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Islands' hospitals 'feeling the pinch'

Honolulu Star-Advertiser; Kristen Consillio; 6/22/15

Honolulu Star-Advertiser

Hawaii hospitals are projected to lose $3.3 billion between 2010 and 2024 as a result of Medicare cuts and underpayments for more than 100,000 beneficiaries, a new study shows.

The report by the Hawaii Health Information Corp., a nonprofit that analyzes the state health industry, estimates reductions to Medicare's fee-for-service payments will cost state hospitals $838 million in the 15-year period, while underpayments — reimbursements that don't cover the cost of care — are expected to total $2.5 billion.

"We're certainly feeling the pinch," said Wesley Lo, regional chief executive officer of the state-owned Hawaii Health Systems Corp., which includes Maui Memorial Medical Center. "Unless you are able to invest appropriately to mitigate these things, lower your cost or change your product base … it's impossible (to survive). Every single penny counts right now."

Declining government payments to providers is one of the main drivers of hospital consolidations nationwide. Gov. David Ige recently authorized HHSC to enter into negotiations for a public-private partnership for three Maui hospitals.

"It is exacerbated in the state of Hawaii because we're also seeing other costs, particularly in the public hospitals," Lo said. "There's going to be further and further consolidations because the smaller hospitals just can't survive."

Since 2010, Washington has enacted Medicare payment cuts for hospitals to offset the federal deficit and program costs. The cuts helped pay for expanding insurance coverage under the Affordable Care Act, commonly referred to as Obamacare, according to the report titled "Ouch! Mounting Medicare Cuts Hurt."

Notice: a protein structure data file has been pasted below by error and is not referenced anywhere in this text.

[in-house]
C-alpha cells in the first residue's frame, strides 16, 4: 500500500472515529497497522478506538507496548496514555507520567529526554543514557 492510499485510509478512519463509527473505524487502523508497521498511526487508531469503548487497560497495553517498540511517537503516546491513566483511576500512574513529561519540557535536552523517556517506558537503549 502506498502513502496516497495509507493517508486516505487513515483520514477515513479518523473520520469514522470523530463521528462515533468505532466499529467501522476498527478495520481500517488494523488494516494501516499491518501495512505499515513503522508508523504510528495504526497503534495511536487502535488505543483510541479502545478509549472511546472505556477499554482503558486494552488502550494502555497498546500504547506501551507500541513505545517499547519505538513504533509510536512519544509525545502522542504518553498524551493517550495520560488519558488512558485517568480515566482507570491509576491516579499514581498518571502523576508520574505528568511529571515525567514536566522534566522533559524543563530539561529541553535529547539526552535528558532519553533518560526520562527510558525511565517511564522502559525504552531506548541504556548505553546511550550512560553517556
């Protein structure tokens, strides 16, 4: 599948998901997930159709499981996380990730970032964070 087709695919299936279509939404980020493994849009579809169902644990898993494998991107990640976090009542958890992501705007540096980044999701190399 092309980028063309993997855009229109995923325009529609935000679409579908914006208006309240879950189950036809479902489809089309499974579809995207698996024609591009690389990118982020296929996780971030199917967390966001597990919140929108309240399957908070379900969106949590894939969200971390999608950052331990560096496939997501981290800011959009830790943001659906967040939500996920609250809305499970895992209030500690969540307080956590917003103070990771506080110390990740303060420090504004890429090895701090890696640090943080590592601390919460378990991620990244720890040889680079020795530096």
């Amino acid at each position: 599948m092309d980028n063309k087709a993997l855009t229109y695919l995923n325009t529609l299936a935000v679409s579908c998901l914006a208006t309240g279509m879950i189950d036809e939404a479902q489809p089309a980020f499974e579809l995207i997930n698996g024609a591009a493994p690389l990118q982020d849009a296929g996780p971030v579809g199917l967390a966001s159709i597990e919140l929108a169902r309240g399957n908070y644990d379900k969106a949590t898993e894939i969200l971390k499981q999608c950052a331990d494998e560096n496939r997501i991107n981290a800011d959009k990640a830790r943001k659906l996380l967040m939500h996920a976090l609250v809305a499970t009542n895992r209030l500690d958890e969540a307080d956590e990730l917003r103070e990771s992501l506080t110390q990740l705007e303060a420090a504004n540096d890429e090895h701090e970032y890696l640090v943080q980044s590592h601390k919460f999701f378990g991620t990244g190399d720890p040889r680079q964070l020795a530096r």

"For every dollar expended by Hawaii's hospitals to provide care, the federal government reimburses the hospitals 86 cents," said Peter Sybinsky, HHIC president and CEO. "It provides a significant loss of revenue for Hawaii's health care system. We are a low-cost state and because of that, these cuts are going to affect us probably more than in states where there's a lot higher expenditures per patient."

The underpayment of services by Medicare, the government health insurance program for seniors, is one of the industry's largest challenges given the anticipated growth in beneficiaries, said Paul Young, senior director for reimbursement and public policy at the Healthcare Association of Hawaii.

"Hawaii hospitals must simply do more with less and yet continue to provide high-quality care to our state's residents and visitors in spite of these challenges," Young said.

The cuts are particularly challenging for standalone and rural facilities and puts "more pressure on those hospitals to determine how to continue to basically make ends meet," added David Okabe, chief financial officer of Hawaii Pacific Health, parent company of Kapiolani Medical Center for Women & Children, Pali Momi Medical Center and Wilcox Memorial Hospital on Kauai.

"If the government payers are not covering the cost of care provided to Medicare and Medicaid patients, for hospitals to be able to survive, somebody has to offset that," he said. "That's the expectation on the commercial side. Basically the entire community is chipping in to make sure the hospitals are there for the communities to provide the care they need. Ultimately who picks up that load is all of us."

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